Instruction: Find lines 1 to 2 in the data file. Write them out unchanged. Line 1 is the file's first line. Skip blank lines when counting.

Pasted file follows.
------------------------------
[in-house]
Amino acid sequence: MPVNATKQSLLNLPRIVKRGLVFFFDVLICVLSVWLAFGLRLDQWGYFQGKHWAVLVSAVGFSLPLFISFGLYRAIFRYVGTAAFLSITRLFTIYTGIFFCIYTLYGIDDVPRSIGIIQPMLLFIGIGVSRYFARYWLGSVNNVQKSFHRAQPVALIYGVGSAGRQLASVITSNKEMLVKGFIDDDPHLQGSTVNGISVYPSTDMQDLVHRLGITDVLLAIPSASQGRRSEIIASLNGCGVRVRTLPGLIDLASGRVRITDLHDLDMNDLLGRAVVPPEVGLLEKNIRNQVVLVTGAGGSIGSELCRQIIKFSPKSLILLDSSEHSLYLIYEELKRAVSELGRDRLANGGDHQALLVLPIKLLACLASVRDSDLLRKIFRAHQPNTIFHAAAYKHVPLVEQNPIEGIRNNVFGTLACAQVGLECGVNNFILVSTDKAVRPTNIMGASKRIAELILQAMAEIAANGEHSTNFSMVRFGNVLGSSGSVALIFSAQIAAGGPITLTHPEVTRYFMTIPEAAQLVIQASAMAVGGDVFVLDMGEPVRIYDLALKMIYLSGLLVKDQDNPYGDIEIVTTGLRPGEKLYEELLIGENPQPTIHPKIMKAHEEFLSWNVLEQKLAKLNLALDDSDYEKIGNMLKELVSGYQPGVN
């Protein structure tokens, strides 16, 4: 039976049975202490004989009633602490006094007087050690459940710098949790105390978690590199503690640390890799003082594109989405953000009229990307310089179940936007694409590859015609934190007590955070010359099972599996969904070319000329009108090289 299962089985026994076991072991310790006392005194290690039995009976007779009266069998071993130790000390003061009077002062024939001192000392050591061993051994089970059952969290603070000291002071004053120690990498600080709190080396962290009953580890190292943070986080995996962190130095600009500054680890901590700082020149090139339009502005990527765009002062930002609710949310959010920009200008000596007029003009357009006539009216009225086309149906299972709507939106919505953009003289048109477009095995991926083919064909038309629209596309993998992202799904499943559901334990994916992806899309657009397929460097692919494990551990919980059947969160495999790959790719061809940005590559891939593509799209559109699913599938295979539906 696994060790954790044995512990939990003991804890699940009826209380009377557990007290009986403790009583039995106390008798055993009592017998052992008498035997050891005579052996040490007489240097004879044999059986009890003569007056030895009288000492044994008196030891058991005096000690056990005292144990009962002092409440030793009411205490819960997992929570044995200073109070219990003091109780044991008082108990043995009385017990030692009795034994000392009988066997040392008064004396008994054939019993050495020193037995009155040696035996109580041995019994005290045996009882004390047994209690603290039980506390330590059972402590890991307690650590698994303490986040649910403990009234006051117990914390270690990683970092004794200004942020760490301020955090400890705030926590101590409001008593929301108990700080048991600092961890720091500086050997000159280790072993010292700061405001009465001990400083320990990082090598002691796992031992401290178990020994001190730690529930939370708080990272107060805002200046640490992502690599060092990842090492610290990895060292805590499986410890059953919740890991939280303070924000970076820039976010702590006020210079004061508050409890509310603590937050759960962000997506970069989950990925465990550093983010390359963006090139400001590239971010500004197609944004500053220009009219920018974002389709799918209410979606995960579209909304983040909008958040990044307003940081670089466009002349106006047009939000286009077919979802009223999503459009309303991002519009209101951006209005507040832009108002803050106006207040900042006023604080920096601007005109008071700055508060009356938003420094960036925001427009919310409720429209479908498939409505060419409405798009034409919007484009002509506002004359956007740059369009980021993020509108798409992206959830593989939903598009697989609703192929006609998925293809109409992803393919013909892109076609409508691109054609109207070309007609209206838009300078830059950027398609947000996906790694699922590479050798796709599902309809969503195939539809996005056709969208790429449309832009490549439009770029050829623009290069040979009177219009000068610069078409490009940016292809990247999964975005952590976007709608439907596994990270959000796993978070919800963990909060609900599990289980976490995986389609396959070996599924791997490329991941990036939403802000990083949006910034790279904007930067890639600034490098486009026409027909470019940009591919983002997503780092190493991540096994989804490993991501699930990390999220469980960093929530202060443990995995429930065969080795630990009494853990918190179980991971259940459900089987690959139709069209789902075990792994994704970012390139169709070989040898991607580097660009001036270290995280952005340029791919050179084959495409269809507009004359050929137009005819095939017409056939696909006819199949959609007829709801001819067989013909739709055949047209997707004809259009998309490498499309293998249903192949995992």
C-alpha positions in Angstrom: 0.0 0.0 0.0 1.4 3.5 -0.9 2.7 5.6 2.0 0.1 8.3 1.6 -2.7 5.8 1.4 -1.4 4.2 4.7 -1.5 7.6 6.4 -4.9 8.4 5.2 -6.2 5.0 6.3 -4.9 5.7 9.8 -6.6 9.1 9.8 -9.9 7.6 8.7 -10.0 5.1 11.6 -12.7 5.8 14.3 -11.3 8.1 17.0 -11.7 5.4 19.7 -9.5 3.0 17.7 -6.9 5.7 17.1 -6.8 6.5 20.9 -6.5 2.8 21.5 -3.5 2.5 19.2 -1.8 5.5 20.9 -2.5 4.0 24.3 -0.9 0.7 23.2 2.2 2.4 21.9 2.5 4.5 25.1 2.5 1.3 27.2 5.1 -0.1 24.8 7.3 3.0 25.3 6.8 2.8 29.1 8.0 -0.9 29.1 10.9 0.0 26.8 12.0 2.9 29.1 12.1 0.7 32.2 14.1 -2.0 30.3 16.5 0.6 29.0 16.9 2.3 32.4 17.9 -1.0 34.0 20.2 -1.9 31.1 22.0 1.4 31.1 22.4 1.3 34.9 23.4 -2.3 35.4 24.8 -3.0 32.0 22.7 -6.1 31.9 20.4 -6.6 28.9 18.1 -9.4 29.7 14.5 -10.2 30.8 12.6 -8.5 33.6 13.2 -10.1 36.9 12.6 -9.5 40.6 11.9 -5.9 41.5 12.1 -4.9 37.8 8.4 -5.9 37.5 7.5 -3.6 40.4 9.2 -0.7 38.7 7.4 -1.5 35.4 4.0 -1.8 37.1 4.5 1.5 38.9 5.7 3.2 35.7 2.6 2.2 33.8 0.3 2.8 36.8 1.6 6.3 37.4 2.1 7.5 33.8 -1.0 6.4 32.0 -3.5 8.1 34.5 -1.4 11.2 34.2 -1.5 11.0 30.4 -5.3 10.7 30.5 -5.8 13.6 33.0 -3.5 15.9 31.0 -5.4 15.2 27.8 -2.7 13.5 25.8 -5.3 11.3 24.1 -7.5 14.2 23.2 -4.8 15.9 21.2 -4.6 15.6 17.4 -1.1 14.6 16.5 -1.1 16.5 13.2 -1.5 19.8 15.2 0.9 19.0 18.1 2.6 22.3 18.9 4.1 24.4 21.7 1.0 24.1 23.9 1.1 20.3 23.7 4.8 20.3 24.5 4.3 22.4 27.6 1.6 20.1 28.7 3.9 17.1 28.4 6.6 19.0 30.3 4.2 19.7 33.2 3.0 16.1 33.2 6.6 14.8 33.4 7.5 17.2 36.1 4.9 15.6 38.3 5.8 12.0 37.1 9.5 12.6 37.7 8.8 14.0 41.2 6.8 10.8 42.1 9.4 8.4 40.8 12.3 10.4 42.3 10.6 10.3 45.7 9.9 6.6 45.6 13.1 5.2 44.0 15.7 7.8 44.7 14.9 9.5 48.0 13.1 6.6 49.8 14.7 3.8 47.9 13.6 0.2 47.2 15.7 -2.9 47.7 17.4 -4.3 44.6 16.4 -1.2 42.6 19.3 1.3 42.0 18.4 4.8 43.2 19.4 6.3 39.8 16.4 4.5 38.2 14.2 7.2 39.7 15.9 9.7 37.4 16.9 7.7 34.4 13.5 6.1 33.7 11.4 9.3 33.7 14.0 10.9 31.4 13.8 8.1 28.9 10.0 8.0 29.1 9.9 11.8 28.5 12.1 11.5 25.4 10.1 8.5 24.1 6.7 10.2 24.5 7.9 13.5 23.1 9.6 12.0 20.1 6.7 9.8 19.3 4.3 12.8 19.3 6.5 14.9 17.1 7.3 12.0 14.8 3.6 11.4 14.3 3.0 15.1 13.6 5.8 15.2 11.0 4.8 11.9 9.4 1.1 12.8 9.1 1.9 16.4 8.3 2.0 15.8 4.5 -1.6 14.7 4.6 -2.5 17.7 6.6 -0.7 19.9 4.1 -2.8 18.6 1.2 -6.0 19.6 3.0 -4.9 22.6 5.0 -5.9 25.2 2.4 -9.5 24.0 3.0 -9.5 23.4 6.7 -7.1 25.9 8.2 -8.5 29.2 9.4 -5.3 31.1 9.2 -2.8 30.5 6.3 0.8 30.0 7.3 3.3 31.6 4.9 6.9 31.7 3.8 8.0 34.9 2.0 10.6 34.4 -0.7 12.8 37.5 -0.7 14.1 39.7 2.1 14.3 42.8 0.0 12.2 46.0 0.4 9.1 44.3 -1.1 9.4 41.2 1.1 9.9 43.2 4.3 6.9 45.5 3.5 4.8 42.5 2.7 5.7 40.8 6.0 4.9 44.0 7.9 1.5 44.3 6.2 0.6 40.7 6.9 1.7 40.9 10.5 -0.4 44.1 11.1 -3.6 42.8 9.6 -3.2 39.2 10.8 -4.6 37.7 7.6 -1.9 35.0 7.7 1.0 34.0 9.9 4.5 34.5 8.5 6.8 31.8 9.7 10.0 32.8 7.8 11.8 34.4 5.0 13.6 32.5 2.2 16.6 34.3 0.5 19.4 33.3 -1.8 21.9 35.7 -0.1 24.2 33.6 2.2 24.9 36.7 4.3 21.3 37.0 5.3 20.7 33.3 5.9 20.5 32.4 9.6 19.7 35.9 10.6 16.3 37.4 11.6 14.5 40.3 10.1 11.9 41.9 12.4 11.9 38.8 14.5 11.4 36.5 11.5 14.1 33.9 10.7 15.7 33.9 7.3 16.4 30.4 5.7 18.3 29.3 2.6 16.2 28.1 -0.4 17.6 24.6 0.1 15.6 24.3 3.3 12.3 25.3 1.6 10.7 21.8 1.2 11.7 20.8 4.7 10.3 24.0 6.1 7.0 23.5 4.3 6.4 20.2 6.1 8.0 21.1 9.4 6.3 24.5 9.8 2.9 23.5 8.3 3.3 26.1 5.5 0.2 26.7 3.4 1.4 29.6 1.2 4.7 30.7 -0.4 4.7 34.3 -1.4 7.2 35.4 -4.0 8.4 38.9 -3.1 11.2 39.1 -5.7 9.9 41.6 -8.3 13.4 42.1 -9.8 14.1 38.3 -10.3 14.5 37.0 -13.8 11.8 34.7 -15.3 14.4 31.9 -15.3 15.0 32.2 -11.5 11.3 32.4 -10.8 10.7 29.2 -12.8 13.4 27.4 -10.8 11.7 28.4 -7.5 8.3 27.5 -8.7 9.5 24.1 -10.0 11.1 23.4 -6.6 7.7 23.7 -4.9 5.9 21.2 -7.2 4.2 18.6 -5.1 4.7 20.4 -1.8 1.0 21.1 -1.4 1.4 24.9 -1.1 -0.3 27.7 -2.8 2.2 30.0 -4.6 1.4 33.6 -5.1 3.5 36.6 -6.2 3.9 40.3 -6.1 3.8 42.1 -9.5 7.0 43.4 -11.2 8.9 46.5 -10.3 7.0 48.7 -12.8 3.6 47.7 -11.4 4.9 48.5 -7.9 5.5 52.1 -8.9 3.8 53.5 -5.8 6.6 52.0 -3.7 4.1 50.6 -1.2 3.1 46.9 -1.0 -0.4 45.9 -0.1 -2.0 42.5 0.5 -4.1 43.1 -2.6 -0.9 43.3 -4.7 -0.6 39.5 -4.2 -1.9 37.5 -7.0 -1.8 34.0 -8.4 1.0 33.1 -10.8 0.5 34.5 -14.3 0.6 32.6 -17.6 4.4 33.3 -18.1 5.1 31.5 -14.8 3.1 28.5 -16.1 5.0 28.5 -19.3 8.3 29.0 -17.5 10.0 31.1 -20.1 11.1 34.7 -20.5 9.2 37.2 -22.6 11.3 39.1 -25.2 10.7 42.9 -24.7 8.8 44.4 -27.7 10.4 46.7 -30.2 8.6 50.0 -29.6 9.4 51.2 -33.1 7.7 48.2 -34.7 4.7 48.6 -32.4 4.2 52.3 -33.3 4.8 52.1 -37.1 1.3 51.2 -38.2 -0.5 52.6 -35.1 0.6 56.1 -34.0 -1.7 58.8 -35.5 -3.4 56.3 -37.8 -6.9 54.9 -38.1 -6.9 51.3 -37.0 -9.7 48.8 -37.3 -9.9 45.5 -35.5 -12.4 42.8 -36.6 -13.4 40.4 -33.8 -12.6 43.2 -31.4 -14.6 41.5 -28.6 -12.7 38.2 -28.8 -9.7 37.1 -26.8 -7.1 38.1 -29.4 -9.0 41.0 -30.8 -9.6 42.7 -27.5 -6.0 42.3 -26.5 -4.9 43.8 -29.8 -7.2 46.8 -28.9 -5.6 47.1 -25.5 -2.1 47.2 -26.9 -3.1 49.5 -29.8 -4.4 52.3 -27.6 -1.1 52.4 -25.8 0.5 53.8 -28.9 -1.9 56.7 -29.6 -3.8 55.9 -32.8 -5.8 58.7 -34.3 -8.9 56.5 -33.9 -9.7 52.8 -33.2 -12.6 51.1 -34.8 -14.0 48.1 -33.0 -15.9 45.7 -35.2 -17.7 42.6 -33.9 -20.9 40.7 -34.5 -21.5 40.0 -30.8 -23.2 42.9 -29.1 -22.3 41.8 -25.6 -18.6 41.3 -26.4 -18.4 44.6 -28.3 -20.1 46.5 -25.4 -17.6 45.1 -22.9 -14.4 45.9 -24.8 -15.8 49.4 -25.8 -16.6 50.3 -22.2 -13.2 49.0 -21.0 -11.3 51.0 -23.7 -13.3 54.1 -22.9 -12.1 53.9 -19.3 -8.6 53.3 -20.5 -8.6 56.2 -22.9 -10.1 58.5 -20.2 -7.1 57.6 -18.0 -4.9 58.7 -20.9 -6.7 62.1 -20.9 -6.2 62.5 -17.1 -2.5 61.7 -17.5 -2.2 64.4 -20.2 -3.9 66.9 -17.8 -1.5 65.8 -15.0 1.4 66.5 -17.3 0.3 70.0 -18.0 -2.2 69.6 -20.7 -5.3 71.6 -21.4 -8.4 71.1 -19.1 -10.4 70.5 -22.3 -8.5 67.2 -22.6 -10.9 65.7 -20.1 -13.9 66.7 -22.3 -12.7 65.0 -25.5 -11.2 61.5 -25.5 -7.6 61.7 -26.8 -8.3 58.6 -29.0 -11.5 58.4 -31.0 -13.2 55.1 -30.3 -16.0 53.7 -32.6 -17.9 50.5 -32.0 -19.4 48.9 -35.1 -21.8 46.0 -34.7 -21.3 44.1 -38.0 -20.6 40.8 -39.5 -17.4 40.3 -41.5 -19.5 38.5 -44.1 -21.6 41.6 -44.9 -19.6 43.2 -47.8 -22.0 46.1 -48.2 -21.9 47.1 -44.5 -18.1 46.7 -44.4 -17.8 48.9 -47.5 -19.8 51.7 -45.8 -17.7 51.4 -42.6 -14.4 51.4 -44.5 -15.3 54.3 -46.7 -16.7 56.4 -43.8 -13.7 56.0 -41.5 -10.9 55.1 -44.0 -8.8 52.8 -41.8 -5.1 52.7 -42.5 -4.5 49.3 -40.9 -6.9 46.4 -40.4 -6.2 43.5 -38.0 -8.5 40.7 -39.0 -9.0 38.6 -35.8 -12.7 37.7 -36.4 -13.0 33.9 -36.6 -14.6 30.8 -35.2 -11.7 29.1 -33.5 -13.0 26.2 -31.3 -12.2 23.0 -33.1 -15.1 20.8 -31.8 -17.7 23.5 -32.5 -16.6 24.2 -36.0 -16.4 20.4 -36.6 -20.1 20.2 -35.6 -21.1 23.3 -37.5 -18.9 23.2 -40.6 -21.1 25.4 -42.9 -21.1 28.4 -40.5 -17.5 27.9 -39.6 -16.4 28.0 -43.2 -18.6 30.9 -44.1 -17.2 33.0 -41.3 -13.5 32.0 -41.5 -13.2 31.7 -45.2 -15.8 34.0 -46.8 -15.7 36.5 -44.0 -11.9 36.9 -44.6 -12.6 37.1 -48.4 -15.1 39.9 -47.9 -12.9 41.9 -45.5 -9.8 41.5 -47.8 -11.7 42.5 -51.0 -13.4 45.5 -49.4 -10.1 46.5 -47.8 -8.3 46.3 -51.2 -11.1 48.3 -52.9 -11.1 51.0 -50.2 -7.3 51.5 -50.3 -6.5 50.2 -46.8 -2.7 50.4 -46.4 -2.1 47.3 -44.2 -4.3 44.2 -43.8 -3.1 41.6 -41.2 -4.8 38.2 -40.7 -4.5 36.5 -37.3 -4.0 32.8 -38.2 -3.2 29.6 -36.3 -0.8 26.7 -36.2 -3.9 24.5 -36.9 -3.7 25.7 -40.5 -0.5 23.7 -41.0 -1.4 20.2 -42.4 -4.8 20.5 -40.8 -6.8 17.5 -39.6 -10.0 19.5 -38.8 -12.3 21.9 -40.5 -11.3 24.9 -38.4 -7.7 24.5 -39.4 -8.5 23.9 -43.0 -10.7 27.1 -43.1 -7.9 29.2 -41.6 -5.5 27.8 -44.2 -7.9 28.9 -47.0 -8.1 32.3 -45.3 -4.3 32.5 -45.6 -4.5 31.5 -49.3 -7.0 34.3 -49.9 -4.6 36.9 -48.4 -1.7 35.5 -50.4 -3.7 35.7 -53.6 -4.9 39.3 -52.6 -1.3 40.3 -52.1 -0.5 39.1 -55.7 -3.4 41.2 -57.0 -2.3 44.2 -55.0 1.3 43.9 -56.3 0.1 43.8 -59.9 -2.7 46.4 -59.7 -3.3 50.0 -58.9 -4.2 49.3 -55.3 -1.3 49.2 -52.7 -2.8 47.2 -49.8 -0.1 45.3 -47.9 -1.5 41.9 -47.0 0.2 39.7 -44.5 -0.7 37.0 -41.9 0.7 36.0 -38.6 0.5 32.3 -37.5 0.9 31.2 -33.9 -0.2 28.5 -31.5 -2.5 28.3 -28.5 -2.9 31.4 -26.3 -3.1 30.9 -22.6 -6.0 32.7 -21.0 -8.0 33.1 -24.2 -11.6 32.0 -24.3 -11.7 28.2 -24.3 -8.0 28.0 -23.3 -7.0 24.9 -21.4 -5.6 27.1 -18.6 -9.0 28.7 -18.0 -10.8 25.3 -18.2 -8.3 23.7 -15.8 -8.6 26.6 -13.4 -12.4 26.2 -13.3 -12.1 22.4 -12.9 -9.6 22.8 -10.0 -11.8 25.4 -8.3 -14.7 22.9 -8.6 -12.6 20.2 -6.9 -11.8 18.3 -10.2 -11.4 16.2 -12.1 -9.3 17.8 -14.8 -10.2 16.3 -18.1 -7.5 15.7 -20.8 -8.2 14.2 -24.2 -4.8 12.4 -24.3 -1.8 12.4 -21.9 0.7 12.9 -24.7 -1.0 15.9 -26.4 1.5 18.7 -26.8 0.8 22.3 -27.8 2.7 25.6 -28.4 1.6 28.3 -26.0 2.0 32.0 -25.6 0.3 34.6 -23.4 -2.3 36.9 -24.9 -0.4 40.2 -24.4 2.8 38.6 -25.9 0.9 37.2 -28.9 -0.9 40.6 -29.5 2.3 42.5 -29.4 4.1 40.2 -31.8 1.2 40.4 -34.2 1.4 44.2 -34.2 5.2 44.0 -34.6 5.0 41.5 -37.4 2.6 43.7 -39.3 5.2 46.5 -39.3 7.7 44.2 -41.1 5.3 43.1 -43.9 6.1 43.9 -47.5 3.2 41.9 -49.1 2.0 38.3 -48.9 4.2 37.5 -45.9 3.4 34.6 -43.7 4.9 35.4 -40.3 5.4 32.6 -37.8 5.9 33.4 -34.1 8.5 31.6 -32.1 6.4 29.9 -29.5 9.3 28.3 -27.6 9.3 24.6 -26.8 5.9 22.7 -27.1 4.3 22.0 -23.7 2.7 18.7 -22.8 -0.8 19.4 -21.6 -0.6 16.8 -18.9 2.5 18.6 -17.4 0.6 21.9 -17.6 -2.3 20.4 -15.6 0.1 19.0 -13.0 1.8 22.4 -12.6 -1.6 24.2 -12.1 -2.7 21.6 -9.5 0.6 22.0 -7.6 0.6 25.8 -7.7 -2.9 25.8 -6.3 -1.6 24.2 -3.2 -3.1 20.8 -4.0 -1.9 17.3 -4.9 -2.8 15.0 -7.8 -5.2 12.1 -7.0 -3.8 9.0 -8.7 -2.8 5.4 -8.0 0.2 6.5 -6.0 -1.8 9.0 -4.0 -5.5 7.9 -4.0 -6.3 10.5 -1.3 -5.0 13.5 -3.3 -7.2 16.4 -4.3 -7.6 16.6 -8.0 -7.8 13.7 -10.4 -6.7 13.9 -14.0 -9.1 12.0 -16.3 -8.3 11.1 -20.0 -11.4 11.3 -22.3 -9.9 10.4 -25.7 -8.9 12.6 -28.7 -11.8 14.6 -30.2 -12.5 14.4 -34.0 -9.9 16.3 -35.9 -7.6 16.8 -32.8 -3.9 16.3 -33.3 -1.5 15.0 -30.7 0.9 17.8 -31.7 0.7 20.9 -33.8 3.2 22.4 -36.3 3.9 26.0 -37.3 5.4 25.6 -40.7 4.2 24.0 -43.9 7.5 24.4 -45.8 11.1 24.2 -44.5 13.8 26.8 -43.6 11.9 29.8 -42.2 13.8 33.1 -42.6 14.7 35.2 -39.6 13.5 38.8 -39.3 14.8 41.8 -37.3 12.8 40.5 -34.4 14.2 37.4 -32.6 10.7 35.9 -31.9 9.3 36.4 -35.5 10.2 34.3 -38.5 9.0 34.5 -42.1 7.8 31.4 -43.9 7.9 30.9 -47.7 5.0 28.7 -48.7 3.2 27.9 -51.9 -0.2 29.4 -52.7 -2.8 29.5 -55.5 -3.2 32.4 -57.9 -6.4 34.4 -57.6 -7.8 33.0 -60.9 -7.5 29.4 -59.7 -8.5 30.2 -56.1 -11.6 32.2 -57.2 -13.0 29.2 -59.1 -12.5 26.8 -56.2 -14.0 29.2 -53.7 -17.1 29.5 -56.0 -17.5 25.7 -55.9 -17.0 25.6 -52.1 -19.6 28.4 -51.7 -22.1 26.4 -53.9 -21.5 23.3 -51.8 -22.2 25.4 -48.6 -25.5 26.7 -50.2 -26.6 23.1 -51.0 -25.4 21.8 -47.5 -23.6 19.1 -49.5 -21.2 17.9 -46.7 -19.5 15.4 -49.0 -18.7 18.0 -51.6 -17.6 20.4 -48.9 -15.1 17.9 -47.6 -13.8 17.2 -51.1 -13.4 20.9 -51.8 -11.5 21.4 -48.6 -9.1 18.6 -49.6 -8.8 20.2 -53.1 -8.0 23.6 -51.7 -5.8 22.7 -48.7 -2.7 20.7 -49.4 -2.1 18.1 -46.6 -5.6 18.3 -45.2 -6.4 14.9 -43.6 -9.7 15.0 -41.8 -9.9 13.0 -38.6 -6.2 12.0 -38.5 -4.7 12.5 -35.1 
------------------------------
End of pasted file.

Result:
[in-house]
Amino acid sequence: MPVNATKQSLLNLPRIVKRGLVFFFDVLICVLSVWLAFGLRLDQWGYFQGKHWAVLVSAVGFSLPLFISFGLYRAIFRYVGTAAFLSITRLFTIYTGIFFCIYTLYGIDDVPRSIGIIQPMLLFIGIGVSRYFARYWLGSVNNVQKSFHRAQPVALIYGVGSAGRQLASVITSNKEMLVKGFIDDDPHLQGSTVNGISVYPSTDMQDLVHRLGITDVLLAIPSASQGRRSEIIASLNGCGVRVRTLPGLIDLASGRVRITDLHDLDMNDLLGRAVVPPEVGLLEKNIRNQVVLVTGAGGSIGSELCRQIIKFSPKSLILLDSSEHSLYLIYEELKRAVSELGRDRLANGGDHQALLVLPIKLLACLASVRDSDLLRKIFRAHQPNTIFHAAAYKHVPLVEQNPIEGIRNNVFGTLACAQVGLECGVNNFILVSTDKAVRPTNIMGASKRIAELILQAMAEIAANGEHSTNFSMVRFGNVLGSSGSVALIFSAQIAAGGPITLTHPEVTRYFMTIPEAAQLVIQASAMAVGGDVFVLDMGEPVRIYDLALKMIYLSGLLVKDQDNPYGDIEIVTTGLRPGEKLYEELLIGENPQPTIHPKIMKAHEEFLSWNVLEQKLAKLNLALDDSDYEKIGNMLKELVSGYQPGVN